Tourists have been giving the Antarctic the big freeze, with visitor levels almost reaching their lowest level for a decade. Just 26,519 cruise passengers visited between November and April, a 22% drop on 2010 and 2011 figures.
The fall in visitor numbers has been largely put down to the ban on cruise ships burning or carrying heavy fuel oil within Antarctic waters. The International Maritime Organisation introduced this ban in August 2011.
As a result, Crystal, Princess, Regent Seven Seas and Oceania have pulled out of the region during the 2011/12 season. These operators previously offered cruise-only sailings to the continent.
The new regulations mean that cruise ships using Antarctic waters will have to use alternative fuel, which is less polluting. But the fuel is considerably more expensive, which is likely to push up the price of cruises to that region. The average cost of an Antarctic cruise has increased from £3,500 per person in 2009 to £5,5000 in 2011/12, with prices expected to continue rising.“A growth in carefully maintained responsible tourism to Antarctica for travellers who value its pristine natural beauty will help justify its protection against degradation,” Justin Francis, managing director of Responsibletravel.com, told The Telegraph.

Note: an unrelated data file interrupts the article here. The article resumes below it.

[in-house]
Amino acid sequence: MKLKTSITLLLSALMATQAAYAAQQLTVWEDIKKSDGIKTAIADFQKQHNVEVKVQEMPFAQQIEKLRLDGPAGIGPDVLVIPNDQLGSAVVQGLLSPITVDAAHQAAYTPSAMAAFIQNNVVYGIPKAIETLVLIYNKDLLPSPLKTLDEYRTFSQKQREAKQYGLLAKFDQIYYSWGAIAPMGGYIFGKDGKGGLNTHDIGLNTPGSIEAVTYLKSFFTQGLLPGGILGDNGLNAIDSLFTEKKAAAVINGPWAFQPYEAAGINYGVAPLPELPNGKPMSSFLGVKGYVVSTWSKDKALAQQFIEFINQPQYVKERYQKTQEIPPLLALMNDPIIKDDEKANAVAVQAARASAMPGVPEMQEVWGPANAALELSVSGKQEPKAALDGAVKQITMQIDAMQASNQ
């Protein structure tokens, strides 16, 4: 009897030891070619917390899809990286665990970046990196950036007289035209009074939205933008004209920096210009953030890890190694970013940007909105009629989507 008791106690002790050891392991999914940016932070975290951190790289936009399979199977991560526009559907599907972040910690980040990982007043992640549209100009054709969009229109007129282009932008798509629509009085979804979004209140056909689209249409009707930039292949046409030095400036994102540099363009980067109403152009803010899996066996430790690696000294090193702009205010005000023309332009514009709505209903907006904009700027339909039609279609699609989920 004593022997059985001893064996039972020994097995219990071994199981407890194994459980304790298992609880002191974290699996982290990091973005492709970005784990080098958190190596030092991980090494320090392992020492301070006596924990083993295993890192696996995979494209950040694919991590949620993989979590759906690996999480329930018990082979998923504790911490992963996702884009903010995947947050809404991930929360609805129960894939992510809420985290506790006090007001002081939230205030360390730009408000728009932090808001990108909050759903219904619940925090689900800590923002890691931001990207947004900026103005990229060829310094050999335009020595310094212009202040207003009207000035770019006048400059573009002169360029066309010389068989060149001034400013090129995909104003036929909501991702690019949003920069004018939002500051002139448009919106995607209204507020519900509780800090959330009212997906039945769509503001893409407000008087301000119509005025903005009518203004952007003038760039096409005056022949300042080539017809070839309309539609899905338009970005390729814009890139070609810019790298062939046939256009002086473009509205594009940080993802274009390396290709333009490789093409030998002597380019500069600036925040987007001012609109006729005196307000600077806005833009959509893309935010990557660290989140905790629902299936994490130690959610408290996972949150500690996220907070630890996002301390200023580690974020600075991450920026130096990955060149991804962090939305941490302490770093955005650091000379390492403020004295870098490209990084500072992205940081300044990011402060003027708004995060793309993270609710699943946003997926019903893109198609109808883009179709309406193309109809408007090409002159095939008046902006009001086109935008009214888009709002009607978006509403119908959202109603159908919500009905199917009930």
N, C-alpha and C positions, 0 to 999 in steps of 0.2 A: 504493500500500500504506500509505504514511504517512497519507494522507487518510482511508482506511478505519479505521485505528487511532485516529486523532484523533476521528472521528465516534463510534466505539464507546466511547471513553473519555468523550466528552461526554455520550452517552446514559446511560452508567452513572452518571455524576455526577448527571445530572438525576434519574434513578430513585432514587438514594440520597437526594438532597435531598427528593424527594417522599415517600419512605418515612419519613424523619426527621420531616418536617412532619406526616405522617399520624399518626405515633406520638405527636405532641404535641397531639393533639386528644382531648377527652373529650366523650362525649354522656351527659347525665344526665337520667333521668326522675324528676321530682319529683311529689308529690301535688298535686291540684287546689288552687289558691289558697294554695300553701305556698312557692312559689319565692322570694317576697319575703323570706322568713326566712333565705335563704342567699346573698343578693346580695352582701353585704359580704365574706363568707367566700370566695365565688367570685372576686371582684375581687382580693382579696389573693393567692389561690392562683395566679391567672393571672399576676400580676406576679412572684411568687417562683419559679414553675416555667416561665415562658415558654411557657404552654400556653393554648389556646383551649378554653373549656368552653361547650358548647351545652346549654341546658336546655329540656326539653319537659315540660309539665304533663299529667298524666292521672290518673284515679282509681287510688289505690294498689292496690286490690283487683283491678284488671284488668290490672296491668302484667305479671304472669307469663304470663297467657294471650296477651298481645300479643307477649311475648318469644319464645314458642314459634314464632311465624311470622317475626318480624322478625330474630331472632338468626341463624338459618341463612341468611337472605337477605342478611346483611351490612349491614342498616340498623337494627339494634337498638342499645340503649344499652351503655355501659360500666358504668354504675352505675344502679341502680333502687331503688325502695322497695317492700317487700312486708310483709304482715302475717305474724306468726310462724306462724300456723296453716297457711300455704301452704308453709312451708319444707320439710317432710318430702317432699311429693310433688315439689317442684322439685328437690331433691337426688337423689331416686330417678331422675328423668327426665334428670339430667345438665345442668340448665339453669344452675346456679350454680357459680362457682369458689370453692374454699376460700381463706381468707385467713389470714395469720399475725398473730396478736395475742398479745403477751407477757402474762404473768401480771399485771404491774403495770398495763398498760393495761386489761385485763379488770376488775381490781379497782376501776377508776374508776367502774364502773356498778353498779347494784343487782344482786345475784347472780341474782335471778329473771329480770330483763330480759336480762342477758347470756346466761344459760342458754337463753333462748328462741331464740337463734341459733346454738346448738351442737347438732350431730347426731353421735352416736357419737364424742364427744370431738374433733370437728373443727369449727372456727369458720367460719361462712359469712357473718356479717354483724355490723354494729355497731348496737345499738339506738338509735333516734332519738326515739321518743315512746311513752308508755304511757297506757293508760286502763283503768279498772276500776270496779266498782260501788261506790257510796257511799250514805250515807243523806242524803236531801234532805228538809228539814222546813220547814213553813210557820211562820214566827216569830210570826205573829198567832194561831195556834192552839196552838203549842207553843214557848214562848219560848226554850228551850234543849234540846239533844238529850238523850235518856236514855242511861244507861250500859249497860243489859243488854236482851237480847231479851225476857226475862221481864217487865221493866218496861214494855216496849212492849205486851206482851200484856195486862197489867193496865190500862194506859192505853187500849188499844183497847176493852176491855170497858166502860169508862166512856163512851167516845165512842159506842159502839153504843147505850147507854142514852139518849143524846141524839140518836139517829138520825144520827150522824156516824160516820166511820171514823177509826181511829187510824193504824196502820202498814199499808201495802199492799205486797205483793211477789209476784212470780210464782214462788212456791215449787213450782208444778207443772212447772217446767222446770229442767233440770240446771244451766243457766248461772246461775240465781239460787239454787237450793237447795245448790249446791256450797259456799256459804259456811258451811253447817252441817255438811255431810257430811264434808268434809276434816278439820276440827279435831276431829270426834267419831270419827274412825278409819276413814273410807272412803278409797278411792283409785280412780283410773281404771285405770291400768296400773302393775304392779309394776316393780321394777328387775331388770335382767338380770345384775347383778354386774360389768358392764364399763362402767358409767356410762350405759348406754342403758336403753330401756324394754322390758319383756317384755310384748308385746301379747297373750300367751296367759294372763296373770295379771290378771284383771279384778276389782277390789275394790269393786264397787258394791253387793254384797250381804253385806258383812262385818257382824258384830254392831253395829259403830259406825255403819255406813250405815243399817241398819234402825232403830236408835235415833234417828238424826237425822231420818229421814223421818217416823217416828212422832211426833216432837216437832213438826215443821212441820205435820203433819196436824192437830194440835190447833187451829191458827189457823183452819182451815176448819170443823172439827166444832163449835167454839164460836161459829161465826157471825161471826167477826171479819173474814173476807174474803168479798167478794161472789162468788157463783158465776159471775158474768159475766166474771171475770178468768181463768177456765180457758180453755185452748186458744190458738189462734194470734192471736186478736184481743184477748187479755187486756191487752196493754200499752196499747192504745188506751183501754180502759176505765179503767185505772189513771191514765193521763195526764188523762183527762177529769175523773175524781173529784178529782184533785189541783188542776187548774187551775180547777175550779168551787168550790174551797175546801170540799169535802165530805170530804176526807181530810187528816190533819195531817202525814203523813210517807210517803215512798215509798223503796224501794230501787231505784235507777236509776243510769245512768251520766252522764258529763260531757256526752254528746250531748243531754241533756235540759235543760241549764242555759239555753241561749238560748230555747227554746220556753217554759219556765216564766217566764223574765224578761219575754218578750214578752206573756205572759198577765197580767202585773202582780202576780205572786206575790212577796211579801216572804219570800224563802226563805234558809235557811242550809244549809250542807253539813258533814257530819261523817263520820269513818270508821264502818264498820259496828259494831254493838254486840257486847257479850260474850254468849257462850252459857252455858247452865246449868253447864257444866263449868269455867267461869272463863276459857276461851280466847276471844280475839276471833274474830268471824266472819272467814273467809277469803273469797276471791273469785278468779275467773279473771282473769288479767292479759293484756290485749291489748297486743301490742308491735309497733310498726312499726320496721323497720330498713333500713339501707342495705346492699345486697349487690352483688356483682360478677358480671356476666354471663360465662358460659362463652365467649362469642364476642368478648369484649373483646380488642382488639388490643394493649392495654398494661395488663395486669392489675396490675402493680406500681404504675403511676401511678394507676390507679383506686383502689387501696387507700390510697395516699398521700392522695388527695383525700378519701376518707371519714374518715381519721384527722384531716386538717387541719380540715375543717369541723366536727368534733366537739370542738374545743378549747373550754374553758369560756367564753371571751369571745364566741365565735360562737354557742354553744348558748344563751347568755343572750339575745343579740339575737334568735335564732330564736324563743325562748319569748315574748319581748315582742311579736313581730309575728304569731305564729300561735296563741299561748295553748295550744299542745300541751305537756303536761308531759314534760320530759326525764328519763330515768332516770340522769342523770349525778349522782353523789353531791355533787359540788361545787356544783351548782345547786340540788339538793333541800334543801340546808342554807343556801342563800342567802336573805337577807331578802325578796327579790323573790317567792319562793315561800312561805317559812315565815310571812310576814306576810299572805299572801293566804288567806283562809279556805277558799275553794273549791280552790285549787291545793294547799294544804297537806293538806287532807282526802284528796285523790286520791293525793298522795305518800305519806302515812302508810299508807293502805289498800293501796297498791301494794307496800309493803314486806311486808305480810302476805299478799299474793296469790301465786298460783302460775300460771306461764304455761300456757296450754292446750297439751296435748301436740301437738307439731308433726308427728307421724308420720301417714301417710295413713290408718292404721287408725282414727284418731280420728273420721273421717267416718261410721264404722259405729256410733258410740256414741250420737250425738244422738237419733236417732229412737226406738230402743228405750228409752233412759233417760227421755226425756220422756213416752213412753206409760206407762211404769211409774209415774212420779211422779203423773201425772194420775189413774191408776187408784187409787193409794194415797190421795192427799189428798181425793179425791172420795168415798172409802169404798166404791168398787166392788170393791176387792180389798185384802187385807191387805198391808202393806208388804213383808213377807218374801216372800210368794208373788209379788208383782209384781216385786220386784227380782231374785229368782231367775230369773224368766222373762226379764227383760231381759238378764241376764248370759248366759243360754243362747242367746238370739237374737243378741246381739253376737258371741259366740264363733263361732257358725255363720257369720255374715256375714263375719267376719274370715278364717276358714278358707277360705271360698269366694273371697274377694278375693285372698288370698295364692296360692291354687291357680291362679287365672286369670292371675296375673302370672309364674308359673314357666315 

The International Association of Antarctica Tour Operators (Iaato) claims that visitor numbers could increase in next season, as two German cruise operators plan on operating six voyages to the area. However, it is thought this will not bring in the same high passenger levels which have been seen in the past. If you are heading overseas, to any international destination, in the near future it could be worth taking out comprehensive travel insurance to protect yourself while you’re away.
Date Created: 11/06/2012